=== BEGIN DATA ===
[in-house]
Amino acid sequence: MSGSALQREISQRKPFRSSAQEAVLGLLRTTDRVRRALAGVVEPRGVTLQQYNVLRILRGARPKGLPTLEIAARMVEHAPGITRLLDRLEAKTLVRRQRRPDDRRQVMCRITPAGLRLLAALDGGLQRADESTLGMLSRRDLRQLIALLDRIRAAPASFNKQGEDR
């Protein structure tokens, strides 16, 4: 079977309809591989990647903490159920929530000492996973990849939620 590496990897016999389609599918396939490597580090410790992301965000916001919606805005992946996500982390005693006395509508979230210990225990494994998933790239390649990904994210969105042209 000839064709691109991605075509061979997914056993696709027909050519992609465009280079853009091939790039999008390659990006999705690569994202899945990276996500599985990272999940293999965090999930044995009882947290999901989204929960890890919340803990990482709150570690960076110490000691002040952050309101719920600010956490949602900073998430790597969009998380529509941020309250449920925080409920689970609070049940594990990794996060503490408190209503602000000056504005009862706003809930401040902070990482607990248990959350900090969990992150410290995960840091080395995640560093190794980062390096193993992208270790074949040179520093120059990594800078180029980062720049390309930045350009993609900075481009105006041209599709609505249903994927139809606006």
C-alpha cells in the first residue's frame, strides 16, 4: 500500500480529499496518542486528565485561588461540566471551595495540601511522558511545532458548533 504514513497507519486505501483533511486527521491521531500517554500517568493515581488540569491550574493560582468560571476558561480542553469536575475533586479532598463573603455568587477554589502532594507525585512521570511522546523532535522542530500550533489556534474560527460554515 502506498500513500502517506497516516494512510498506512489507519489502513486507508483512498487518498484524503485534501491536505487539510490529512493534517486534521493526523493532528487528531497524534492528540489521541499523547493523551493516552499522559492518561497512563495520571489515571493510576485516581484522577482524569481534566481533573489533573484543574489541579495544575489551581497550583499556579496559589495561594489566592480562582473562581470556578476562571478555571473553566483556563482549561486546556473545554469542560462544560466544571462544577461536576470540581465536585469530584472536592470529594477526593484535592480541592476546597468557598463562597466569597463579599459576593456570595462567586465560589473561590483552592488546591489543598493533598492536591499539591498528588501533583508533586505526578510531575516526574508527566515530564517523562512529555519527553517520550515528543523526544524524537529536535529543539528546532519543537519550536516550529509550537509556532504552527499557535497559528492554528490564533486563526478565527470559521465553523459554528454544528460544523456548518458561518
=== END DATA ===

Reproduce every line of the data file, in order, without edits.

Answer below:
[in-house]
Amino acid sequence: MSGSALQREISQRKPFRSSAQEAVLGLLRTTDRVRRALAGVVEPRGVTLQQYNVLRILRGARPKGLPTLEIAARMVEHAPGITRLLDRLEAKTLVRRQRRPDDRRQVMCRITPAGLRLLAALDGGLQRADESTLGMLSRRDLRQLIALLDRIRAAPASFNKQGEDR
């Protein structure tokens, strides 16, 4: 079977309809591989990647903490159920929530000492996973990849939620 590496990897016999389609599918396939490597580090410790992301965000916001919606805005992946996500982390005693006395509508979230210990225990494994998933790239390649990904994210969105042209 000839064709691109991605075509061979997914056993696709027909050519992609465009280079853009091939790039999008390659990006999705690569994202899945990276996500599985990272999940293999965090999930044995009882947290999901989204929960890890919340803990990482709150570690960076110490000691002040952050309101719920600010956490949602900073998430790597969009998380529509941020309250449920925080409920689970609070049940594990990794996060503490408190209503602000000056504005009862706003809930401040902070990482607990248990959350900090969990992150410290995960840091080395995640560093190794980062390096193993992208270790074949040179520093120059990594800078180029980062720049390309930045350009993609900075481009105006041209599709609505249903994927139809606006």
C-alpha cells in the first residue's frame, strides 16, 4: 500500500480529499496518542486528565485561588461540566471551595495540601511522558511545532458548533 504514513497507519486505501483533511486527521491521531500517554500517568493515581488540569491550574493560582468560571476558561480542553469536575475533586479532598463573603455568587477554589502532594507525585512521570511522546523532535522542530500550533489556534474560527460554515 502506498500513500502517506497516516494512510498506512489507519489502513486507508483512498487518498484524503485534501491536505487539510490529512493534517486534521493526523493532528487528531497524534492528540489521541499523547493523551493516552499522559492518561497512563495520571489515571493510576485516581484522577482524569481534566481533573489533573484543574489541579495544575489551581497550583499556579496559589495561594489566592480562582473562581470556578476562571478555571473553566483556563482549561486546556473545554469542560462544560466544571462544577461536576470540581465536585469530584472536592470529594477526593484535592480541592476546597468557598463562597466569597463579599459576593456570595462567586465560589473561590483552592488546591489543598493533598492536591499539591498528588501533583508533586505526578510531575516526574508527566515530564517523562512529555519527553517520550515528543523526544524524537529536535529543539528546532519543537519550536516550529509550537509556532504552527499557535497559528492554528490564533486563526478565527470559521465553523459554528454544528460544523456548518458561518